Roger Goodell's desire to protect "the shield" apparently is strong as ever.
The Washington Post's Mark Maske recently spoke to several NFL owners and high-ranking officials about the league's negotiations with the NFL Players' Union before the collective bargaining agreement expires in 2020.
Among Maske's insights: The NFL commissioner isn't interested in relinquishing the power that allowed him to suspend New England Patriots quarterback Tom Brady for four games over deflated footballs.
Some of those within the sport say that Goodell is open to having the commissioner’s authority reduced in cases of off-field misbehavior by players, but is adamant that the commissioner’s disciplinary authority should not be curbed in matters that affect the integrity of the game, such as the Deflategate case that led to Brady’s four-game suspension.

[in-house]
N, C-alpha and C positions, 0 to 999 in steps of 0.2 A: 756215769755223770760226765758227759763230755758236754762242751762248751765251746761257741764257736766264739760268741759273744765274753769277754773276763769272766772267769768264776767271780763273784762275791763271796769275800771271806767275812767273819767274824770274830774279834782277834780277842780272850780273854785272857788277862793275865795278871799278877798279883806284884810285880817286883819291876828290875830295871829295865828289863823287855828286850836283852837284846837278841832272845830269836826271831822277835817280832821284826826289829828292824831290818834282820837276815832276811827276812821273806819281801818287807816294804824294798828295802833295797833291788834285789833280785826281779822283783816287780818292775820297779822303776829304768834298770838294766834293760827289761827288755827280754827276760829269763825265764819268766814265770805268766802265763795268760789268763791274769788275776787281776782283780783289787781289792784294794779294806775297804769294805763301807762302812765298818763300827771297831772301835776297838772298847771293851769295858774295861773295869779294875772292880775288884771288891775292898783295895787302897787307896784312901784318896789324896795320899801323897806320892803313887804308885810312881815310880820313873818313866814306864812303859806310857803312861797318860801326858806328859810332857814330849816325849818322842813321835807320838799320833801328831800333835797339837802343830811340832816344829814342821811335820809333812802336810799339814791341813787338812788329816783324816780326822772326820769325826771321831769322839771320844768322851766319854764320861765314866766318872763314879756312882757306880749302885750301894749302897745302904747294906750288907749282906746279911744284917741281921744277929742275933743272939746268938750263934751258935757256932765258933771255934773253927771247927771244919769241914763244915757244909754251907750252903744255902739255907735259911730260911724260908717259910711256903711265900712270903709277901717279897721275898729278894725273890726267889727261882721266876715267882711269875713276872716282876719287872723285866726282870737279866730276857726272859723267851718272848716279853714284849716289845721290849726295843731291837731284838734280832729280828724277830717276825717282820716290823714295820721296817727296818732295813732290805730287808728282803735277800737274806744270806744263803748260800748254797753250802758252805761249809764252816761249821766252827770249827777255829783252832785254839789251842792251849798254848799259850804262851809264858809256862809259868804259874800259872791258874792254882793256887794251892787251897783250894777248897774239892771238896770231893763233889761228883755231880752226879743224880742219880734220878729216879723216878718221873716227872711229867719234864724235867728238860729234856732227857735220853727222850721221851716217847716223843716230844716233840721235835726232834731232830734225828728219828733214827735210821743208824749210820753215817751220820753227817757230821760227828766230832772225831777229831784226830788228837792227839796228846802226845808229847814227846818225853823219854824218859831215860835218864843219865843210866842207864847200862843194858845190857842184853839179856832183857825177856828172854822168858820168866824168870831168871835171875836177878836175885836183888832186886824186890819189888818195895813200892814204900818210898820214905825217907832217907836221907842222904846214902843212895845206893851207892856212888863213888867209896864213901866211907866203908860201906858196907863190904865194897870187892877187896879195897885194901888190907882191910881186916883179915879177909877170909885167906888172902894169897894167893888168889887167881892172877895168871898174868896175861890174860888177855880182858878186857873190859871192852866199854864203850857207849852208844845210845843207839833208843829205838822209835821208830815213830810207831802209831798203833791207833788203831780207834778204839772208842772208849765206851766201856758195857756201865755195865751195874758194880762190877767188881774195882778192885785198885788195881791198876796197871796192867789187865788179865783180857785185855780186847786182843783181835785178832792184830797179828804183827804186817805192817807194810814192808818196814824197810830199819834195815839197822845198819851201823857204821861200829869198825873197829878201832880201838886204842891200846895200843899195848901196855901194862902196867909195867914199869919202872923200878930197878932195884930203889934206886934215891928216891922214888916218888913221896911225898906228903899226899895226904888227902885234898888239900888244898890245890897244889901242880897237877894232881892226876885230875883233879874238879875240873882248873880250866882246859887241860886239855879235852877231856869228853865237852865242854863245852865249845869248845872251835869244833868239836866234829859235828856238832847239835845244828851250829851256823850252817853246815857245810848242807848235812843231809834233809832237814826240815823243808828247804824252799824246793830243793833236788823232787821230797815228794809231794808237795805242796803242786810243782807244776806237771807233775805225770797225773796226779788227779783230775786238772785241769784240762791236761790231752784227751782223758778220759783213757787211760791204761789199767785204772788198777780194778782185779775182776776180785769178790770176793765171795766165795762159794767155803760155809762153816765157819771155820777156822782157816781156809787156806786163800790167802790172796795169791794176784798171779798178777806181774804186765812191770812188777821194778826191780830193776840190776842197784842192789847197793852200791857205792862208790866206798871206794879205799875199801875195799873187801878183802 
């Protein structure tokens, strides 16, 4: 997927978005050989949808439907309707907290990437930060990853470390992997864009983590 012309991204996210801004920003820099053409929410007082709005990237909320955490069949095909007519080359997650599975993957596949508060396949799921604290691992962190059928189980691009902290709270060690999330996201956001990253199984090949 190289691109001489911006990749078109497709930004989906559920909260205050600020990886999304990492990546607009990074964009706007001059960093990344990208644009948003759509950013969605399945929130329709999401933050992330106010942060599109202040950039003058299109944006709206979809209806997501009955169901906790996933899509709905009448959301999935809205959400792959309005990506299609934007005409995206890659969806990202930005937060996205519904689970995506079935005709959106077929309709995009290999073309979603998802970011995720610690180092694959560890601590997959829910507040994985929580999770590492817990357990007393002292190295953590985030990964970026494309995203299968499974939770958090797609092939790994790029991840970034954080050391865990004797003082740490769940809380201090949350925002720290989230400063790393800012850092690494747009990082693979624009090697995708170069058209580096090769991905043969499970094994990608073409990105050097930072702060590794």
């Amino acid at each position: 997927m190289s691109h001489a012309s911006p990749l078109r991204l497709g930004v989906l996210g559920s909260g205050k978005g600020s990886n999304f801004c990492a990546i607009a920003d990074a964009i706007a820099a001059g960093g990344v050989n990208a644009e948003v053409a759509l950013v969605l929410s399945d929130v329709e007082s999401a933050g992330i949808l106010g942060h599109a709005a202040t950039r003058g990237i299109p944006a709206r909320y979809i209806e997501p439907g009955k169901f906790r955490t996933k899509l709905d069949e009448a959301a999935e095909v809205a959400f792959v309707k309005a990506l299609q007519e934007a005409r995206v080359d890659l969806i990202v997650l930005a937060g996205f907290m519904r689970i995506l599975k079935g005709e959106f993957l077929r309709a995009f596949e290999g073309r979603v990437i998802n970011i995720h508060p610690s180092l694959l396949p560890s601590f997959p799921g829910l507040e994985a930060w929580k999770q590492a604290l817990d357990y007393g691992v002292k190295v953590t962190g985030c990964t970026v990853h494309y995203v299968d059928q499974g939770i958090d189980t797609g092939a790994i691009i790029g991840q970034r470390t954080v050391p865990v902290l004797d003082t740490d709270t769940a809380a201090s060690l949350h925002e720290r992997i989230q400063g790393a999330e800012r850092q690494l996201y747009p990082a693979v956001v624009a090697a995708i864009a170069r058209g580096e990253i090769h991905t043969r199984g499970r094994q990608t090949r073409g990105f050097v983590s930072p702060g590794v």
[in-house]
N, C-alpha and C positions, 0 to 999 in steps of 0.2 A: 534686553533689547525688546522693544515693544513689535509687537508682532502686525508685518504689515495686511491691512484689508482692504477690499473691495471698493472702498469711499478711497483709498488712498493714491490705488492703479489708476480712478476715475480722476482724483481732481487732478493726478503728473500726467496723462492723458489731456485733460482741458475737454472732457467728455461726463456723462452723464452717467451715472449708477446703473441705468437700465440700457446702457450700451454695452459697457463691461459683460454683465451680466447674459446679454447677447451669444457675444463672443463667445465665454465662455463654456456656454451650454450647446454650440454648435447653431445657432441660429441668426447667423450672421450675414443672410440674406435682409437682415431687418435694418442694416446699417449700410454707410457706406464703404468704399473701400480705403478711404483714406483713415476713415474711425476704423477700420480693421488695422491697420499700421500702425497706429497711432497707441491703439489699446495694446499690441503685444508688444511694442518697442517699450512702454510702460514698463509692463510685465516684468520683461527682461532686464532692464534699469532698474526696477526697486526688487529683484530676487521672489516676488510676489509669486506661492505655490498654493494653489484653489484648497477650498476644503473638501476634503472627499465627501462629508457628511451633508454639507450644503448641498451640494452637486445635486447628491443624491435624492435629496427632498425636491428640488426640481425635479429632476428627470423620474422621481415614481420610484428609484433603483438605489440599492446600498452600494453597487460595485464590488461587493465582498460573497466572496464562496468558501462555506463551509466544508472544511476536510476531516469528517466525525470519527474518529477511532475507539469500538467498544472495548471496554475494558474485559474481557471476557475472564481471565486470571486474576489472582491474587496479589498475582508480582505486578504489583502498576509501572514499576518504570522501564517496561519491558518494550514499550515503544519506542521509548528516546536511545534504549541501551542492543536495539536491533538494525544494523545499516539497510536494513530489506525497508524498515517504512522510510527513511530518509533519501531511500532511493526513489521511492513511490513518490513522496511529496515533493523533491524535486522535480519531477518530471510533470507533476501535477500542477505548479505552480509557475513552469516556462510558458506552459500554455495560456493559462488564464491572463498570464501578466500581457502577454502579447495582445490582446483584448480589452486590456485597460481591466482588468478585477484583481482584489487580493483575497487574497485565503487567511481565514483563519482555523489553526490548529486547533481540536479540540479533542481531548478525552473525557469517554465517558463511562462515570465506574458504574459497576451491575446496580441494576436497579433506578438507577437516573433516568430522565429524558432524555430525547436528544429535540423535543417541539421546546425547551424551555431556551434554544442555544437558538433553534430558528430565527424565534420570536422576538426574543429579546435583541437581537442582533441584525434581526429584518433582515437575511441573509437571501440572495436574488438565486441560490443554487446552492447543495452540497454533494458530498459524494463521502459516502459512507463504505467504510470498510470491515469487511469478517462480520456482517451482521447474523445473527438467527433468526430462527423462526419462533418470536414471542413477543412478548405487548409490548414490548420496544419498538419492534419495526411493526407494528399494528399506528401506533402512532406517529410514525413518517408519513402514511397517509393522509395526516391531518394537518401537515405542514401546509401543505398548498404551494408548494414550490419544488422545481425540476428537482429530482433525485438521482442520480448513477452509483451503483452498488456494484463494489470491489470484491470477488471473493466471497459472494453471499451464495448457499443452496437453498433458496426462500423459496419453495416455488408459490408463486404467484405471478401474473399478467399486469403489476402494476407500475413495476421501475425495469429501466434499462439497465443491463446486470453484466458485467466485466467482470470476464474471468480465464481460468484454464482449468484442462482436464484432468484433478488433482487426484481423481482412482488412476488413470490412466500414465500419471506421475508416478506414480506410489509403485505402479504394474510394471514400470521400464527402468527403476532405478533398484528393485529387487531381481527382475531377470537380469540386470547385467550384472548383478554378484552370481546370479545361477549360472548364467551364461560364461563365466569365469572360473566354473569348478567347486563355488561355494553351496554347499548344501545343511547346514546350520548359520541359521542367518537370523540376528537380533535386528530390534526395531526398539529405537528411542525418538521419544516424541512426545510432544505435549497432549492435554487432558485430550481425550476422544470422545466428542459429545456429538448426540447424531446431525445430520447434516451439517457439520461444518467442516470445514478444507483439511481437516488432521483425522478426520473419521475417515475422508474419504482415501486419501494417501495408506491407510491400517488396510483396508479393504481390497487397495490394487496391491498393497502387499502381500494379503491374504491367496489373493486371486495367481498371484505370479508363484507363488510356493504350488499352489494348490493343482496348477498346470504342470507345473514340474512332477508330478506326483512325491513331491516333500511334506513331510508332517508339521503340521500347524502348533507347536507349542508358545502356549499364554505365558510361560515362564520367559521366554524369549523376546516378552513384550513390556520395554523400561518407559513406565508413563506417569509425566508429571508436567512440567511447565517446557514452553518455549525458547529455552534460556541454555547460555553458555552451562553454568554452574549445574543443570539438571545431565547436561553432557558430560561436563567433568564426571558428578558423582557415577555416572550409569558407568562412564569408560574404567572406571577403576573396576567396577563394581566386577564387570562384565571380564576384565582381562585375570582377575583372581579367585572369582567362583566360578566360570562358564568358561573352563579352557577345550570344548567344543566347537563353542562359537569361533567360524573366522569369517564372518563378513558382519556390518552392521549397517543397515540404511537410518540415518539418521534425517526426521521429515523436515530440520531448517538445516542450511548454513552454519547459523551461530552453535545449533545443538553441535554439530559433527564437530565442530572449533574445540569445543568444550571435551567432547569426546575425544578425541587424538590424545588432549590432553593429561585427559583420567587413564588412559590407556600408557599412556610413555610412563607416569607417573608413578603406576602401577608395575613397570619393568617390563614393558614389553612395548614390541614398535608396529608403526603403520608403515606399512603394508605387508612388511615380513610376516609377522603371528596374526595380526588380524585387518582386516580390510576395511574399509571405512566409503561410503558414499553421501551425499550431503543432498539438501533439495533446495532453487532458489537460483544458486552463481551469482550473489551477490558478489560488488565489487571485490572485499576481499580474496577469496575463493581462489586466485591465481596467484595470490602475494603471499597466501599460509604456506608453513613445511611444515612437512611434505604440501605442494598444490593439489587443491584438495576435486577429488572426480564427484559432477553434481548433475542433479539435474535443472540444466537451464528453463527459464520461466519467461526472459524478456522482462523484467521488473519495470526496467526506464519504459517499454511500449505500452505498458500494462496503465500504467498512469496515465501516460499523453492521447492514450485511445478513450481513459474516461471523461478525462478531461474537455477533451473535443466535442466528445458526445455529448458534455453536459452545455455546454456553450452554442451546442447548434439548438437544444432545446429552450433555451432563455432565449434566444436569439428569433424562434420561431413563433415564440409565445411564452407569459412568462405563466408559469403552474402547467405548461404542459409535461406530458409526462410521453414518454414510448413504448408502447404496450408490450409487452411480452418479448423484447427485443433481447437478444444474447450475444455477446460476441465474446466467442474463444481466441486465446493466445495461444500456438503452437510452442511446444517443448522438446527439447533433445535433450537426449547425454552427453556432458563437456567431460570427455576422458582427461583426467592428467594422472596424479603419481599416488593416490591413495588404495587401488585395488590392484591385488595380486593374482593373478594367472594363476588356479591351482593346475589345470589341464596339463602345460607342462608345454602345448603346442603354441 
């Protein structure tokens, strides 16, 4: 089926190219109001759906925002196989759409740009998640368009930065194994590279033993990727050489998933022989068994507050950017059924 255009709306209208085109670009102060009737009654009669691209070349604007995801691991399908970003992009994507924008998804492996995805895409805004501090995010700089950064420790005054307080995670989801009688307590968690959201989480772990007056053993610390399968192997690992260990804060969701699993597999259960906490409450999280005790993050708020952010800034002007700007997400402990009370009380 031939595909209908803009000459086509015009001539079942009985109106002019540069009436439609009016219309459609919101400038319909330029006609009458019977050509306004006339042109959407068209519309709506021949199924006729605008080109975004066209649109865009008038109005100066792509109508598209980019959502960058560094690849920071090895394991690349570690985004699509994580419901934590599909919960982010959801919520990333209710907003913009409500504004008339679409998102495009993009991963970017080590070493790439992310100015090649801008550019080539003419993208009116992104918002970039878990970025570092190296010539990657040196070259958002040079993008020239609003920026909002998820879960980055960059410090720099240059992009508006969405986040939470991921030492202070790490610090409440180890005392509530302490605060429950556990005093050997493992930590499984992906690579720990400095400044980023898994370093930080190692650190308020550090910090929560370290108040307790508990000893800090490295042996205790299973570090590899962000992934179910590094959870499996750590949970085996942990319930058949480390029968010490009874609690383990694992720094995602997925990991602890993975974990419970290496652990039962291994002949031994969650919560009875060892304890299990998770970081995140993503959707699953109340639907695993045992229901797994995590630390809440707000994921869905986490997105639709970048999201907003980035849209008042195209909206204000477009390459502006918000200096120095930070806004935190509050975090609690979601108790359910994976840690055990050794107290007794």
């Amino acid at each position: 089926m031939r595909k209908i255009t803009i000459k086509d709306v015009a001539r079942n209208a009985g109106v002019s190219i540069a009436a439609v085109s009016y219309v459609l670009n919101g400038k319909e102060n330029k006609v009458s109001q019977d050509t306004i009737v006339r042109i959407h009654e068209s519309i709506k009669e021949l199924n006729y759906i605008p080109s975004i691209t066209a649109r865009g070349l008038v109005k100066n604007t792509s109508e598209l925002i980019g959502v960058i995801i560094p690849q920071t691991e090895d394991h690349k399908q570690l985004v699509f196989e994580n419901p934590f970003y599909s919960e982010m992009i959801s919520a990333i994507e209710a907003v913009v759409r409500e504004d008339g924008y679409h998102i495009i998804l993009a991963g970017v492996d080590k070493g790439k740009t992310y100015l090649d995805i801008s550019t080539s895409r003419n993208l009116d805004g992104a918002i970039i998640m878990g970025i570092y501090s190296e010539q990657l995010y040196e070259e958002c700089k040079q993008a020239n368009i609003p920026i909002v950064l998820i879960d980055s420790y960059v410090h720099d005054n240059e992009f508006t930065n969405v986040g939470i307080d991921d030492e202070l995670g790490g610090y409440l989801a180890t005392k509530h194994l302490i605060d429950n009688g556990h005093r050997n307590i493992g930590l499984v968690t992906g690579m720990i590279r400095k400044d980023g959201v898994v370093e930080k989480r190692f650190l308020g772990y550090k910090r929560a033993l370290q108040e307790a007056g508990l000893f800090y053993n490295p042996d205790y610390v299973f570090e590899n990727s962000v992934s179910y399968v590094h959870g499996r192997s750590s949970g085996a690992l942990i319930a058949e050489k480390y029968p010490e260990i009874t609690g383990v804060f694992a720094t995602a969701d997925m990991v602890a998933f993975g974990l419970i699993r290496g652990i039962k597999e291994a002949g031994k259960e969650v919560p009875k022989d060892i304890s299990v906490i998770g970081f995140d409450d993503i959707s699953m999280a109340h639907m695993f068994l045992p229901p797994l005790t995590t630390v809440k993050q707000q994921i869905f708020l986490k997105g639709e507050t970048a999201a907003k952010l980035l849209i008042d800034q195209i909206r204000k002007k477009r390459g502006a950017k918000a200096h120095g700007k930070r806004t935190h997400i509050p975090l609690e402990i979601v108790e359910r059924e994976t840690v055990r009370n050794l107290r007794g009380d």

Goodell is enabled under the current CBA to both enforce discipline and resolve appeals of that discipline, essentially serving as judge, jury and executioner. He did just that in Brady's case, upholding the QB's four-game suspension upon appeal and sending the matter to U.S. court, which reinforced Brady's punishment after his suspension initially was vacated.
It appears Goodell is willing to make concessions in personal misconduct cases like that of Ezekiel Elliott, who was suspended in 2017 as a result of domestic violence allegations. But domestic violence incidents and other criminal offenses seemingly aren't as important to Goodell as protecting the "integrity of the game."
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